Transforming the construction sector and adopting new technologies was talked about long before the pandemic upended life. But sadly, it was mostly just talk. Costs and barriers to entry were still high and many felt that there were more important things to focus on such as navigating the unknowns of Brexit and winning bidding wars for new frameworks.
But with second UK lockdown came the realisation that the pandemic was not a minor storm to be weathered. The economic and social effects would be far reaching. All those considerations about technology and transformation were suddenly looking very appealing. Because in a world where nothing was normal anymore, if companies wanted to stay afloat they needed to look at new ways of becoming more efficient.
Benefits of 3D printing and modular construction
3D printing is promoted as being more accurate, more efficient in terms of materials used and waste generated, and more cost effective – because construction completion is much faster. Another benefit is that construction can take on any form if supported by a robust design. This opens up more options for engineers and architects because they are no longer constrained by specific sizes or shapes that are considered standard. Initially one of the barriers to entry was the high investment cost in the 3D printing technology and machinery. However, as more companies see the benefits of 3D printing and the market starts to open up, this is becoming more affordable.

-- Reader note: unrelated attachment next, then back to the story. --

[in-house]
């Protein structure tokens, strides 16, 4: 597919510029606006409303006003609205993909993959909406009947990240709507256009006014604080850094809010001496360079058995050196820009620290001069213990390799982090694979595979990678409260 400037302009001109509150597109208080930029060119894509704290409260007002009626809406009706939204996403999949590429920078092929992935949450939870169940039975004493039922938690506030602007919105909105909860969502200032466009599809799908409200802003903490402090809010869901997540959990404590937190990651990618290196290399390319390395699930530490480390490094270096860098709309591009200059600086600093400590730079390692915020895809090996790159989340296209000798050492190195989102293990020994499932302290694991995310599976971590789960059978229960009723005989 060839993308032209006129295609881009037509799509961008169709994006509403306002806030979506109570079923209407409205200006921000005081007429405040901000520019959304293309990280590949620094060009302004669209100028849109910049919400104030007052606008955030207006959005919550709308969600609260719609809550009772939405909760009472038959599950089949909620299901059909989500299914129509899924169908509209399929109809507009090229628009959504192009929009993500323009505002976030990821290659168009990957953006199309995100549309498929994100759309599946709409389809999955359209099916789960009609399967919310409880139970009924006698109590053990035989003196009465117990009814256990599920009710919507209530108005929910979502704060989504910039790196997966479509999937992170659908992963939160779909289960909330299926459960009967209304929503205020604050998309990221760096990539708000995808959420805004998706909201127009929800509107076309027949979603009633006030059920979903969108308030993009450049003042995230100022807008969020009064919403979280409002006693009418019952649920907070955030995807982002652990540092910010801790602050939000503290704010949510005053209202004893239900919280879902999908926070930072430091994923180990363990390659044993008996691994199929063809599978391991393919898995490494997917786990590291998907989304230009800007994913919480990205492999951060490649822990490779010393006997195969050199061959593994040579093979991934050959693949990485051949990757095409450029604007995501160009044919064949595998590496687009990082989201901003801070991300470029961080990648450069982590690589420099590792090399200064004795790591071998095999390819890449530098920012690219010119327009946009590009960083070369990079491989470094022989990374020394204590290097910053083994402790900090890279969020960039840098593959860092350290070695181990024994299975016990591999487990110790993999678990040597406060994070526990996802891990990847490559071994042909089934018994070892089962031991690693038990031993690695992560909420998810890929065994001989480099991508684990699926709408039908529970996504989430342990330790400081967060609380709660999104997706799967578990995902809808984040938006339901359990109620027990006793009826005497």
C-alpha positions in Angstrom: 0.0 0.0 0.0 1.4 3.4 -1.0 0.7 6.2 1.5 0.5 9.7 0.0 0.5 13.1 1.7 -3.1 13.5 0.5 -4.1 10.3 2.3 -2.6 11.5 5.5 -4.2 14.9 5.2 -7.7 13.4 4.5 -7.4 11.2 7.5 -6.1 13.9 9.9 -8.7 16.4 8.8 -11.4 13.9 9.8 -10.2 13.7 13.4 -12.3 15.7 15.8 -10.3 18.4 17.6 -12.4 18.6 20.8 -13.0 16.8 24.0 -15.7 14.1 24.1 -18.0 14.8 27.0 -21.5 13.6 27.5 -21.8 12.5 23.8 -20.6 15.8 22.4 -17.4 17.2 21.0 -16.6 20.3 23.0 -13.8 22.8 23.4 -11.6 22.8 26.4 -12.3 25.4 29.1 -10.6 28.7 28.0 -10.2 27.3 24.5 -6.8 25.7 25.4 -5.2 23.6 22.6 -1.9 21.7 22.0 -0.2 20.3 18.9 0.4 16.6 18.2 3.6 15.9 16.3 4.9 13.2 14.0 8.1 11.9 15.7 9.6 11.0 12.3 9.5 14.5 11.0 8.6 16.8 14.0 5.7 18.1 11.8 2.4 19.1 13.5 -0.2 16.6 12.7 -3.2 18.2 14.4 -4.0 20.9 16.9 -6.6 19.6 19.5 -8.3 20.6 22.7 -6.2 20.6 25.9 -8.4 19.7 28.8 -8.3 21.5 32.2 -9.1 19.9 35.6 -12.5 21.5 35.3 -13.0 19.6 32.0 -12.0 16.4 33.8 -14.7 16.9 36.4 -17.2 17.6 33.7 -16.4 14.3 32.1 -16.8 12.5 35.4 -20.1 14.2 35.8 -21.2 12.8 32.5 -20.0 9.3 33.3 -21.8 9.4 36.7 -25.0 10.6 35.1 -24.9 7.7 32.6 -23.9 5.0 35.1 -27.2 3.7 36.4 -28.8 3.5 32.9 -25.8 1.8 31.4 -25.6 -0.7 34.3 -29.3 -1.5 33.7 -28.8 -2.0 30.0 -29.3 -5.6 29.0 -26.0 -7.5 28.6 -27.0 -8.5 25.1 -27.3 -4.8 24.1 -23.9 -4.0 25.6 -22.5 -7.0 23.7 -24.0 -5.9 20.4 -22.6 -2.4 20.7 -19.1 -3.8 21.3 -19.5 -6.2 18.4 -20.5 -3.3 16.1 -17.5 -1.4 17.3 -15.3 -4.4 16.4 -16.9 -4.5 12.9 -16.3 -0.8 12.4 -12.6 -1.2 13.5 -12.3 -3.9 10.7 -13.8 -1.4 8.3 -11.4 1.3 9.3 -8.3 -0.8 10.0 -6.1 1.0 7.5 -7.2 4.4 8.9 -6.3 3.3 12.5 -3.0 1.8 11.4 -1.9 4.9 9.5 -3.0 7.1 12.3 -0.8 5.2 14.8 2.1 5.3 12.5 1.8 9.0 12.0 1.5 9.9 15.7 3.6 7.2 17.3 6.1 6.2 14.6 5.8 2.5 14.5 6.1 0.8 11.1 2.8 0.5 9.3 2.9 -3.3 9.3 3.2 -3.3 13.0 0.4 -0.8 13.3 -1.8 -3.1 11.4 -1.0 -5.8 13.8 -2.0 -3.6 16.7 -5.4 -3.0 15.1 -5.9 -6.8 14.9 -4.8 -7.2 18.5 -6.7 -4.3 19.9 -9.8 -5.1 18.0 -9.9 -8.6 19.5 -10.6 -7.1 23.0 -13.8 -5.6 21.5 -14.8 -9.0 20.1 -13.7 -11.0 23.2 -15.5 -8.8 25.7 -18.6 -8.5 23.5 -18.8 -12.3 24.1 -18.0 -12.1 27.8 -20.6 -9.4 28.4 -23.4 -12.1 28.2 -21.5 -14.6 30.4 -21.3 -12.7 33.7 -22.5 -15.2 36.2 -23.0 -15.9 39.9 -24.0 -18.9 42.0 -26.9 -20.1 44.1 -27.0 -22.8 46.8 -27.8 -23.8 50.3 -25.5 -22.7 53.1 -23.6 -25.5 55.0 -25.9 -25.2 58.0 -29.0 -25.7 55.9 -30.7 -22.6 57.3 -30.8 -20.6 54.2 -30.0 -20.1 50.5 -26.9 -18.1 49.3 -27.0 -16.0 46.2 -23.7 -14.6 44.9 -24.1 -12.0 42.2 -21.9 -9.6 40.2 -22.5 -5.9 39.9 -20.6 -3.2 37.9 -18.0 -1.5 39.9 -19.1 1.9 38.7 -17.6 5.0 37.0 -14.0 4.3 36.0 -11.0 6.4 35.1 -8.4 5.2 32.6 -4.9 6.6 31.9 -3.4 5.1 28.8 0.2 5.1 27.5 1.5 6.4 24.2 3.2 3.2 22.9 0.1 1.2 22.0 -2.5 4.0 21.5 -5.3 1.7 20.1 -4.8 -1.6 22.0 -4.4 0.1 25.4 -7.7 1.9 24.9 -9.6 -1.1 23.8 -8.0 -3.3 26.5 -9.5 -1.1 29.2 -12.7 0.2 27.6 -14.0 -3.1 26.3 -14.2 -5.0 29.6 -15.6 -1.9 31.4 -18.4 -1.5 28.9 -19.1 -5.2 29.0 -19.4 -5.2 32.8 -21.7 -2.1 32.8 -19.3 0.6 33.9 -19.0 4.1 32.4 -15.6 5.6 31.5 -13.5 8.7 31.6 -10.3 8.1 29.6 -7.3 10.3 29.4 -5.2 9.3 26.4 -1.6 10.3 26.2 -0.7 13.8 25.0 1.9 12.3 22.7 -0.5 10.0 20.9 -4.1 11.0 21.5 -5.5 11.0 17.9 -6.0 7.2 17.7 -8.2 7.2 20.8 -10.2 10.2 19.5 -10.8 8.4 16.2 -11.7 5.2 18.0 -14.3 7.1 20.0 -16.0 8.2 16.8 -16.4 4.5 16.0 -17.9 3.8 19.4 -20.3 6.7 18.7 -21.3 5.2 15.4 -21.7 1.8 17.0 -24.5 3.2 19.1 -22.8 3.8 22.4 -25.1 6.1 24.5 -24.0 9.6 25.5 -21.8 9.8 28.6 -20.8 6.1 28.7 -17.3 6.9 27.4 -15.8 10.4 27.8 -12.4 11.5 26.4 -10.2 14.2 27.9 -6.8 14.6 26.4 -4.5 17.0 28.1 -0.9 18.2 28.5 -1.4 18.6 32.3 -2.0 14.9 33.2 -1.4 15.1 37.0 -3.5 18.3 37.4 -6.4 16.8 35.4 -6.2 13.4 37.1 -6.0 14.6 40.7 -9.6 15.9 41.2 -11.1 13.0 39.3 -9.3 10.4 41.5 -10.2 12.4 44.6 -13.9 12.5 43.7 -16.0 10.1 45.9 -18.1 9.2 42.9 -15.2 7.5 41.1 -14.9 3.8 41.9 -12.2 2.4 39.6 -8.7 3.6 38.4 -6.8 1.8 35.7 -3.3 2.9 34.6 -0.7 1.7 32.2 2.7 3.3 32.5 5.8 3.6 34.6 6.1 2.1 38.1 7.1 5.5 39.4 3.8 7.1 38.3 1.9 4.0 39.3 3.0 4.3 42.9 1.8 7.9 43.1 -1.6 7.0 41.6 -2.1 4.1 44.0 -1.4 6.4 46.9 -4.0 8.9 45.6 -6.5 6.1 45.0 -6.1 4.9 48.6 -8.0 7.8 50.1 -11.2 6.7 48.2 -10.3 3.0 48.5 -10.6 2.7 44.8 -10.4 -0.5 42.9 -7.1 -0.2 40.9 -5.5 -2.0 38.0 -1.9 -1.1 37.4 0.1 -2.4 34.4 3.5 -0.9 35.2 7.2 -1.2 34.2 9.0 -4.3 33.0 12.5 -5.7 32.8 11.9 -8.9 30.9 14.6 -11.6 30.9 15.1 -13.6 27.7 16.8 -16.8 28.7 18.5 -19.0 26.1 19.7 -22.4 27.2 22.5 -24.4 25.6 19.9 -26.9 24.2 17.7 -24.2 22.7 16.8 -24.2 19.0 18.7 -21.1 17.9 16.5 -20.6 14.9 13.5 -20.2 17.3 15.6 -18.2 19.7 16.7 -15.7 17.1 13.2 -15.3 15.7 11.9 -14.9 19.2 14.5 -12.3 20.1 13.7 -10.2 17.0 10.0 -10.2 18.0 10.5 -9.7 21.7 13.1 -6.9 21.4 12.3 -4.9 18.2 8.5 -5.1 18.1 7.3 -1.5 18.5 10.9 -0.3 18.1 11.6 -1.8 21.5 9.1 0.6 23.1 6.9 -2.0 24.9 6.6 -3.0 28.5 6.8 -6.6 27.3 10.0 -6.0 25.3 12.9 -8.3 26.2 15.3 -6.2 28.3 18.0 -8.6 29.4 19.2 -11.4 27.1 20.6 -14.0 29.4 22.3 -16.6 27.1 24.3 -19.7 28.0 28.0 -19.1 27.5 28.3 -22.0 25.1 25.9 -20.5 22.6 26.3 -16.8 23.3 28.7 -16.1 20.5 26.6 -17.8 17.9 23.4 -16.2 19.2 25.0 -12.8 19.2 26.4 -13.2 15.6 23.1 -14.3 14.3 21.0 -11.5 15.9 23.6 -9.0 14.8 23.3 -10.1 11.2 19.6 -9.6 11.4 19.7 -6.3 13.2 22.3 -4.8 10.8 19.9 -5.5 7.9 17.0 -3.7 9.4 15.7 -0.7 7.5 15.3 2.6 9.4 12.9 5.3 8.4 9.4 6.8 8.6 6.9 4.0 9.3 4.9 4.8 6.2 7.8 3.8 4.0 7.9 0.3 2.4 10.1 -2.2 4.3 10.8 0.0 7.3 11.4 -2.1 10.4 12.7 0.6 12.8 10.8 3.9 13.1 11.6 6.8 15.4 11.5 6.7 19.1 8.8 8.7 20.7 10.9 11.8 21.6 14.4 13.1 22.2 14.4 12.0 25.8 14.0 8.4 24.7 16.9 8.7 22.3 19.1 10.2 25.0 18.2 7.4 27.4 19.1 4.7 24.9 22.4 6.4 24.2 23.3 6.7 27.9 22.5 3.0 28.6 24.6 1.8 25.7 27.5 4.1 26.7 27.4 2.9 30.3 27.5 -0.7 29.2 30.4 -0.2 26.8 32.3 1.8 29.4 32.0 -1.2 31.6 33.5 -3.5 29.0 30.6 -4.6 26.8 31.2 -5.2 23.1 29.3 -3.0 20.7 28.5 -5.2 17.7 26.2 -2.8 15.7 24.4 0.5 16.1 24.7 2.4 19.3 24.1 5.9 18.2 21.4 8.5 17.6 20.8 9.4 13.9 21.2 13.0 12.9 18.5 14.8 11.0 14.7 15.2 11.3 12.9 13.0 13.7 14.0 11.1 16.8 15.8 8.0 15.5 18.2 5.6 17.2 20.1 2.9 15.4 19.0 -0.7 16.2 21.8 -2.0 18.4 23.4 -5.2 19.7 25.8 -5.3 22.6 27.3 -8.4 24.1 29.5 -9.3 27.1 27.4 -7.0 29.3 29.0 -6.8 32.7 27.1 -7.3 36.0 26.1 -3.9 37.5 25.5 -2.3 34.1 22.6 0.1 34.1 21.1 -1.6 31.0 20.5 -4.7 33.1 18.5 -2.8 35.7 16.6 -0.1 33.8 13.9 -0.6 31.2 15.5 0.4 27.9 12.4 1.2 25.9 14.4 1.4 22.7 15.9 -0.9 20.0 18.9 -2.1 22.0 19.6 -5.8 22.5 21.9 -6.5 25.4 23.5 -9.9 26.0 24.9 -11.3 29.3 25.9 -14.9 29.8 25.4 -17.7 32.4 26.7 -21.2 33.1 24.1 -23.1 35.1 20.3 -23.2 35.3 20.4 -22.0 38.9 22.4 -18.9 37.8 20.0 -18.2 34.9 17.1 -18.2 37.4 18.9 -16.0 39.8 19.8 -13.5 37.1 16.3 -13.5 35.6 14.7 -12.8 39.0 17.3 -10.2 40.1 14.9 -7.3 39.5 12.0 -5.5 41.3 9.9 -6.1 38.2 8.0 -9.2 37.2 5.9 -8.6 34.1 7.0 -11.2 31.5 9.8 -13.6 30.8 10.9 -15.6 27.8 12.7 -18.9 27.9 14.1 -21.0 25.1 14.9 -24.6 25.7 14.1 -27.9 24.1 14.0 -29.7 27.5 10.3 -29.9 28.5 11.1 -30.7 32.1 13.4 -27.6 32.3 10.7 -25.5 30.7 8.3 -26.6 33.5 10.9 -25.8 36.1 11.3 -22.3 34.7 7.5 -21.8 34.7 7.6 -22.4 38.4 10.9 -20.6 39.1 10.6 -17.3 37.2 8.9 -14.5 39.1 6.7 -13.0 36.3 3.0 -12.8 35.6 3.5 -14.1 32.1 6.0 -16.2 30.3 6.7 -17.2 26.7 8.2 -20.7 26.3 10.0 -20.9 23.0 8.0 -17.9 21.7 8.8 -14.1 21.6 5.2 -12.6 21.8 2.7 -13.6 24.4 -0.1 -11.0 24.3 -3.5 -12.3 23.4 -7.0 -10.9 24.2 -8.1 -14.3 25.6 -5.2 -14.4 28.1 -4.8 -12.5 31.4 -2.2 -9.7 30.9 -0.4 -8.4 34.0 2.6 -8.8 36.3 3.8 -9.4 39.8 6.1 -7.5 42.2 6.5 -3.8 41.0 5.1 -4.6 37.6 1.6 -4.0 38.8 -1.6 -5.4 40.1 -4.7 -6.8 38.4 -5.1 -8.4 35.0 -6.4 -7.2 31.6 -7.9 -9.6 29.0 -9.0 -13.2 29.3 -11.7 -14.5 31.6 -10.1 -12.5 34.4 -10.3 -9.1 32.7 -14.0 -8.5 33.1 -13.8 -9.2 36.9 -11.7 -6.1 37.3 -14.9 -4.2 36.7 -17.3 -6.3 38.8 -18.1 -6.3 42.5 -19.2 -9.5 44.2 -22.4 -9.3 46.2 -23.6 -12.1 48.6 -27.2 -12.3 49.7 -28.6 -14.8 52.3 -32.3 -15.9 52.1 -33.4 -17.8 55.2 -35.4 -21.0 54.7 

Currently most 3D printing happens off-site because many of the printing machines are large and difficult to transport. But as the industry expands this is likely to change with printers becoming smaller and easier to transport. Already many pilot projects for high rise buildings, bridges and housing projects are being completed using modular 3D printed components. They’re demonstrating what’s possible and success of these projects is likely promote further adoption.
For construction though, many questions remain. Will the industry be able to break away from old traditional construction methods? Will the benefit of 3D and modular construction outweigh the investment costs? What happens to the existing workforce if they’re no longer needed on site? With every form of innovation there are always opportunities and challenges. But if construction is serious about improving productivity then there may need to be a shift in thinking towards the solutions that new technology has to offer.